The City of Portland received generous contributions of over $900,000 from approximately 4,000 donors in Maine, and beyond, during the summer of 2019 to assist 449 asylum seekers, primarily from Angola and Democratic Republic of Congo, who arrived in Maine and were housed in the Portland Expo between June 12 and August 15. The arrivals had traveled for months – and in some cases years – to escape persecution in Africa. Almost all had children in tow.

On February 4, the city announced awards of more than $140,000 to 11 community partner organizations, as part of an initial round of funding drawn from the donations and intended to help reimburse organizations for significant expenses they incurred during the “Expo Summer.” Using FEMA eligibility guidelines, Brendan O’Connell, Portland’s Finance Director, reviewed the 13 applications for reimbursement the city had received. City Manager Jon Jennings made final decisions on the awards.

The following organizations received awards in the first round:

  • Catholic Charities of Maine ($5,675)
  • Greater Portland Health ($4,671)
  • Greater Portland Immigrant Welcome Center ($4,900)
  • Greater Portland Transit District – METRO ($6,075)
  • LearningWorks ($480)
  • Immigrant Legal Advocacy Project ($6,178)
  • Maine Emergency Management Agency – MEMA ($11,946)
  • Portland Public Schools ($15,108)
  • The Emergency Action Network – TEAN ($11,765)
  • Town of Brunswick ($70,000)
  • Wayside Food Programs ($5,000)

The donations are also being used to reimburse the city for the 24/7 emergency family shelter operation at the Portland Expo. The Expo shelter was the first time the city of Portland had run a 24/7 emergency family shelter operation.

Some nonprofits and immigrant-led organizations that stepped forward to help provide services for the new arrivals have not yet applied for reimbursement. Sources familiar with the organizations seen working at the EXPO on a daily basis throughout the summer suggest that a revised process for the second round of awards might elicit more applications, such as a tailor-made application, rather than the generic FEMA application; a point person to answer questions by telephone or appointment; and a reimbursement committee that is representative of the applicant pool. As of press time, no date had been announced for dispersal of the second round of awards. However, Jessica Grondin, Director of Communications and Digital Services of the City of Portland, confirmed that applications are accepted on a rolling basis.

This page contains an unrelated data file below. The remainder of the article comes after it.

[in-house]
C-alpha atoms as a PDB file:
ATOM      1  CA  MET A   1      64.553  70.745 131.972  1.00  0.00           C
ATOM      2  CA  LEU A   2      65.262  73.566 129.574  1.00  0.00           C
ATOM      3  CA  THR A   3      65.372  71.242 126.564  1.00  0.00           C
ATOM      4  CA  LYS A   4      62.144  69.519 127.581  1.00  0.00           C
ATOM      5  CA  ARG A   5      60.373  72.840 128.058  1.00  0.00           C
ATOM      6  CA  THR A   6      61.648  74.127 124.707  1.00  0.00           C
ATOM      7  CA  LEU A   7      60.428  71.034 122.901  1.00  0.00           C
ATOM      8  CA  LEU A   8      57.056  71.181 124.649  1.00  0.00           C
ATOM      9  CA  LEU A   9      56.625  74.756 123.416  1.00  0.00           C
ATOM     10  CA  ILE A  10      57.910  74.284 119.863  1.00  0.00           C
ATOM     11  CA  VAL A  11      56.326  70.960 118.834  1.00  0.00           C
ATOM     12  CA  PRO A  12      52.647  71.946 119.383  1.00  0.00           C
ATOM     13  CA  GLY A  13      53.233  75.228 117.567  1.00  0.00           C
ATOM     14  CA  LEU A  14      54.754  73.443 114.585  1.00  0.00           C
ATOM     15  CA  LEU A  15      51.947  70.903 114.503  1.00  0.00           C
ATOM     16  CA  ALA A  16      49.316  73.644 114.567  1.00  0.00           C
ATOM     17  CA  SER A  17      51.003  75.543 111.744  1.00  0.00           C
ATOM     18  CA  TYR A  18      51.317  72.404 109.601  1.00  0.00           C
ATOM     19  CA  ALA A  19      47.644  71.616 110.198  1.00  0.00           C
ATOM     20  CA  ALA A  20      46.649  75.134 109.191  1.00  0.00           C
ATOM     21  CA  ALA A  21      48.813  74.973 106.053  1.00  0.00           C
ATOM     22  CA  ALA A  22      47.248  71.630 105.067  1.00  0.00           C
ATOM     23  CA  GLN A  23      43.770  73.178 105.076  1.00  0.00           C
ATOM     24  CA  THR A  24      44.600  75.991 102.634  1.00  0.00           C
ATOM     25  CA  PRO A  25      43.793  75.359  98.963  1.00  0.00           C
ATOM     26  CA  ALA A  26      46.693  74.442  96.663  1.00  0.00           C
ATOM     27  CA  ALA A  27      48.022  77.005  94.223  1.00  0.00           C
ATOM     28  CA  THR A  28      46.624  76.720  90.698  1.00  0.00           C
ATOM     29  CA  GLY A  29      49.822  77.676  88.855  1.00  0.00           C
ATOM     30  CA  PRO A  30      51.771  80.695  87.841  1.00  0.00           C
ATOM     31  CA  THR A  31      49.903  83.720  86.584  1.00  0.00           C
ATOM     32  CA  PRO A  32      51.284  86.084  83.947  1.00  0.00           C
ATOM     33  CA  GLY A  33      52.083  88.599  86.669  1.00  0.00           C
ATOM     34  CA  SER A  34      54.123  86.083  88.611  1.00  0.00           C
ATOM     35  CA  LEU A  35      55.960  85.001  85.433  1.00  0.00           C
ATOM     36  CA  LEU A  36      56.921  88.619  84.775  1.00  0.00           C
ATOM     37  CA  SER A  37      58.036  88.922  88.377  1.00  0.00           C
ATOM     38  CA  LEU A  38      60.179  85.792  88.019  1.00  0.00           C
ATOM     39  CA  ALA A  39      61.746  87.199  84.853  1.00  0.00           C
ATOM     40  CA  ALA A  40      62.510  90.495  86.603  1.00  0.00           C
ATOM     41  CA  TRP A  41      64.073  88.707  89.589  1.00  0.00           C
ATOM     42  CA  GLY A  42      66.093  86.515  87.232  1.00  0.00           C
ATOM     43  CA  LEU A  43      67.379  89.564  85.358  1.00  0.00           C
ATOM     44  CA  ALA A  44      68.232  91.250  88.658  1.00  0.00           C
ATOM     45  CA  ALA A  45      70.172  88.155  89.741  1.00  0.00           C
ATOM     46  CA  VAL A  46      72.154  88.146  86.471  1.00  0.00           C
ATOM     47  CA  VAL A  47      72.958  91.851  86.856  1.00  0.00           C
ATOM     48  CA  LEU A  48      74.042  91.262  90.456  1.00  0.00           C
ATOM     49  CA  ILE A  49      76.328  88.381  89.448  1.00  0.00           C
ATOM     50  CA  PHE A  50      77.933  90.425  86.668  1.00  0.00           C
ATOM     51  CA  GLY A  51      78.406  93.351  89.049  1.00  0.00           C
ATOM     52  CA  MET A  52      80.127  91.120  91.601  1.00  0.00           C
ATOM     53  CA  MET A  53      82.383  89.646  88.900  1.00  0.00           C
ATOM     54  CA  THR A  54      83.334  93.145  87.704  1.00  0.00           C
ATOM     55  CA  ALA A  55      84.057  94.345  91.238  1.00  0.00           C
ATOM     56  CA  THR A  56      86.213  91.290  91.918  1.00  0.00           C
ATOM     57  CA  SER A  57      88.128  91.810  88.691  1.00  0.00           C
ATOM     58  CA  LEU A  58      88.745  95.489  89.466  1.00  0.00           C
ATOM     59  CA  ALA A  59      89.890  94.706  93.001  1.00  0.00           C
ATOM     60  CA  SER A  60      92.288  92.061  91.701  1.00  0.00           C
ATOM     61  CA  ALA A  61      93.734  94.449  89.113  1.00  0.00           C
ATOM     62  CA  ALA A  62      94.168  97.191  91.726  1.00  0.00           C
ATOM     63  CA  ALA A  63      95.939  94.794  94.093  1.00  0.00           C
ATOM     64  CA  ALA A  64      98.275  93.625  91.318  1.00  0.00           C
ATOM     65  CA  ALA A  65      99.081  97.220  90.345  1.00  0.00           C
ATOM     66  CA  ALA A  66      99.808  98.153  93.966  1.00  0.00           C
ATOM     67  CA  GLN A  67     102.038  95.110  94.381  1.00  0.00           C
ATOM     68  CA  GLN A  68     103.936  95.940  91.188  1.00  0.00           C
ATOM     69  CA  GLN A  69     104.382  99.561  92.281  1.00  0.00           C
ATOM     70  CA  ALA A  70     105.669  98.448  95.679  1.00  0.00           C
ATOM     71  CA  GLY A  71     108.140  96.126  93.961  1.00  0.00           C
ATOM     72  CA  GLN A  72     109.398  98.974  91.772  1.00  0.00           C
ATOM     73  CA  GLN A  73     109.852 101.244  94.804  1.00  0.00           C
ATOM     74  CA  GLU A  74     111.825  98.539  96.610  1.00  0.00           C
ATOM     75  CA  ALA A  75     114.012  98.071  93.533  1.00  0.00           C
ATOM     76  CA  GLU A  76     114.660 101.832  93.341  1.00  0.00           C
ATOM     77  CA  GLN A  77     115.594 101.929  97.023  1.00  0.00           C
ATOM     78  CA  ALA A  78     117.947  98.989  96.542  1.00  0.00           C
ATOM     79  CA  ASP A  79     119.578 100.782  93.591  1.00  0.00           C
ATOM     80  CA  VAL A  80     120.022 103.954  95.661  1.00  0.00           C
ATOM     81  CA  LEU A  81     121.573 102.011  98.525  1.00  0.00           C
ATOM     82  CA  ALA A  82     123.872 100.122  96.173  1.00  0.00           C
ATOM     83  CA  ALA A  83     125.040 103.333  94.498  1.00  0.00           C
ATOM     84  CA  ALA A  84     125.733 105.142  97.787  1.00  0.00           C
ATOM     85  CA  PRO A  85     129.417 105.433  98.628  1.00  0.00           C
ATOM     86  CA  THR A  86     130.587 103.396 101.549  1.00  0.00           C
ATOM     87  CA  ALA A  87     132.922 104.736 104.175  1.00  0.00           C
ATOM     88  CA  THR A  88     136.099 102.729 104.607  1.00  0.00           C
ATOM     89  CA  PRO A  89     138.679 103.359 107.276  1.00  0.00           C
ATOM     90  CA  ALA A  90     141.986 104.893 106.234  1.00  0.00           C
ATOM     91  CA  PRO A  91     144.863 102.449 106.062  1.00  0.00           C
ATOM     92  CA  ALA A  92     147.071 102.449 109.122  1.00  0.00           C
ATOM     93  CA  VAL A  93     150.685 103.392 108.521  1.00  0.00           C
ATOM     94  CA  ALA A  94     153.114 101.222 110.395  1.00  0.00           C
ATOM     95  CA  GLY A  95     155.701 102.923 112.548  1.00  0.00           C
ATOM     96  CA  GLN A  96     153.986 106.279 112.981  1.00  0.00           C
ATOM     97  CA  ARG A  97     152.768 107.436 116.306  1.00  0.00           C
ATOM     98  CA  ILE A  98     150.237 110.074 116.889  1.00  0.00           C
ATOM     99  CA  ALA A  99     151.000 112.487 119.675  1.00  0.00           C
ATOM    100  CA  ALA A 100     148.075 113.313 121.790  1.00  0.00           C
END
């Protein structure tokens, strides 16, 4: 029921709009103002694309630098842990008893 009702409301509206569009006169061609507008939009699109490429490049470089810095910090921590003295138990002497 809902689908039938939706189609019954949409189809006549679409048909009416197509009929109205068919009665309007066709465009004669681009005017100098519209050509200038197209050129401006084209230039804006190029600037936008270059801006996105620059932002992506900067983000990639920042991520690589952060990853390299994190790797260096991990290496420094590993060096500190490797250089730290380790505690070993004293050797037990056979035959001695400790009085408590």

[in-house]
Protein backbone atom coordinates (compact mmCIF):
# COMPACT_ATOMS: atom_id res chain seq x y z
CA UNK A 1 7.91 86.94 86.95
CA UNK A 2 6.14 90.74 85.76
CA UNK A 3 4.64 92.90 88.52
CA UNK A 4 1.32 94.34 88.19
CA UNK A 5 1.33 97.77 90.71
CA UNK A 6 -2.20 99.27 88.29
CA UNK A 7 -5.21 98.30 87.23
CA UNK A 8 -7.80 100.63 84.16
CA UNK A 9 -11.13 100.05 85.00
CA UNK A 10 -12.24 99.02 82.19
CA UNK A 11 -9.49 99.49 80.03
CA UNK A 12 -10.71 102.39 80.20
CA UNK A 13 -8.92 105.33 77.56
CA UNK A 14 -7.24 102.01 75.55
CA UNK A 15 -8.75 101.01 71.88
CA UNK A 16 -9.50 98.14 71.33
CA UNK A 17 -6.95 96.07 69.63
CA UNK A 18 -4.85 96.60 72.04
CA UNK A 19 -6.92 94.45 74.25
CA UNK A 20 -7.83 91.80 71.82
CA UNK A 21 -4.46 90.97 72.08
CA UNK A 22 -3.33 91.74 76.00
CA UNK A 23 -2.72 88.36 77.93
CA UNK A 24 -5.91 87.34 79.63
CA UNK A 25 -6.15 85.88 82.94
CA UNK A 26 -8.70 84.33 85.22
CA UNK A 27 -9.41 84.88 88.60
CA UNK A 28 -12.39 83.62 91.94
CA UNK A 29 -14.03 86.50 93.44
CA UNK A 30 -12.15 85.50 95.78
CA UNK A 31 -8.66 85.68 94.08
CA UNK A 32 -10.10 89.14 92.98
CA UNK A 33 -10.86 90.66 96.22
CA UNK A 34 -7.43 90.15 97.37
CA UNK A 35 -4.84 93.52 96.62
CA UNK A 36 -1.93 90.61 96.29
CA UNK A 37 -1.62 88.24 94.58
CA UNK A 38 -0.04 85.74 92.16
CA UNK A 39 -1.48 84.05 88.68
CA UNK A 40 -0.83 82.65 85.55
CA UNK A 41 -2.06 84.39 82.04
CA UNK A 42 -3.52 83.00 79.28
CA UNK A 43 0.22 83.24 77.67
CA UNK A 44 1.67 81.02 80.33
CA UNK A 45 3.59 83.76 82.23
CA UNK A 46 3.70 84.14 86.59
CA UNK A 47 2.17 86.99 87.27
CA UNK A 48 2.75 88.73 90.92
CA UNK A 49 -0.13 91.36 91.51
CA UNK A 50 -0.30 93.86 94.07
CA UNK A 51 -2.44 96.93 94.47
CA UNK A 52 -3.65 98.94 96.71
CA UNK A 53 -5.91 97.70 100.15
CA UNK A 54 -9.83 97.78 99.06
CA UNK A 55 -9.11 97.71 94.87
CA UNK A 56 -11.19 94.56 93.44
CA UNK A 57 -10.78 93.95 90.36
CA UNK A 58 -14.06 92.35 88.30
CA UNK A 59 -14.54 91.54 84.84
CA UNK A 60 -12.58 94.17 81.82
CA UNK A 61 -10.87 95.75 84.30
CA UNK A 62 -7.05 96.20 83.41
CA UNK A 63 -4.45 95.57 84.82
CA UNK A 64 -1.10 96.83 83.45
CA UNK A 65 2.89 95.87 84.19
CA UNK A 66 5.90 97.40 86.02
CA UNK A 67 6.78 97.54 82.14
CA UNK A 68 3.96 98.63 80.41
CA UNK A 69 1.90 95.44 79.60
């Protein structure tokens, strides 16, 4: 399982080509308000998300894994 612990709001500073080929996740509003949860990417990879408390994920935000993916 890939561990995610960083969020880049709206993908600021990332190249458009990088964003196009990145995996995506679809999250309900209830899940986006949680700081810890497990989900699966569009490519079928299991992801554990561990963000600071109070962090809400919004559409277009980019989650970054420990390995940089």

Asylum seekers continue to arrive in Maine, in a trickle during some weeks and with a larger number of arrivals in others; almost all are families with children. Over 400 individuals have come to Portland since August 15, bringing to 857 the total number of arrivals since June 9, according to Grondin. “We expect the arrivals to continue,” she added. Federal law prevents asylum seekers from working to support themselves and their families for many months, so they are dependent on help from others. Immigrant-led organizations and nonprofits, along with individual donors, continue to try to fill gaps in services and support, investing large amounts of time and money in helping the new arrivals.

The City of Portland’s website reads: “Nonprofit organizations who assisted the City of Portland at the Expo Center during the influx of asylum seekers from mid-June 2019 through mid-September 2019 are eligible to submit an application for reimbursement. Eligible expenditures are divided into two categories. Primary (food and shelter) and Secondary (other).” According to Grondin, “The first priority of the City remains ensuring the donated funds are used for shelter and basic necessities for asylum seekers, with second priority to reimburse community partners who have assisted in the effort.”
Organizations interested in receiving information on future reimbursement opportunities should email [email protected] with the name of the organization and a contact person.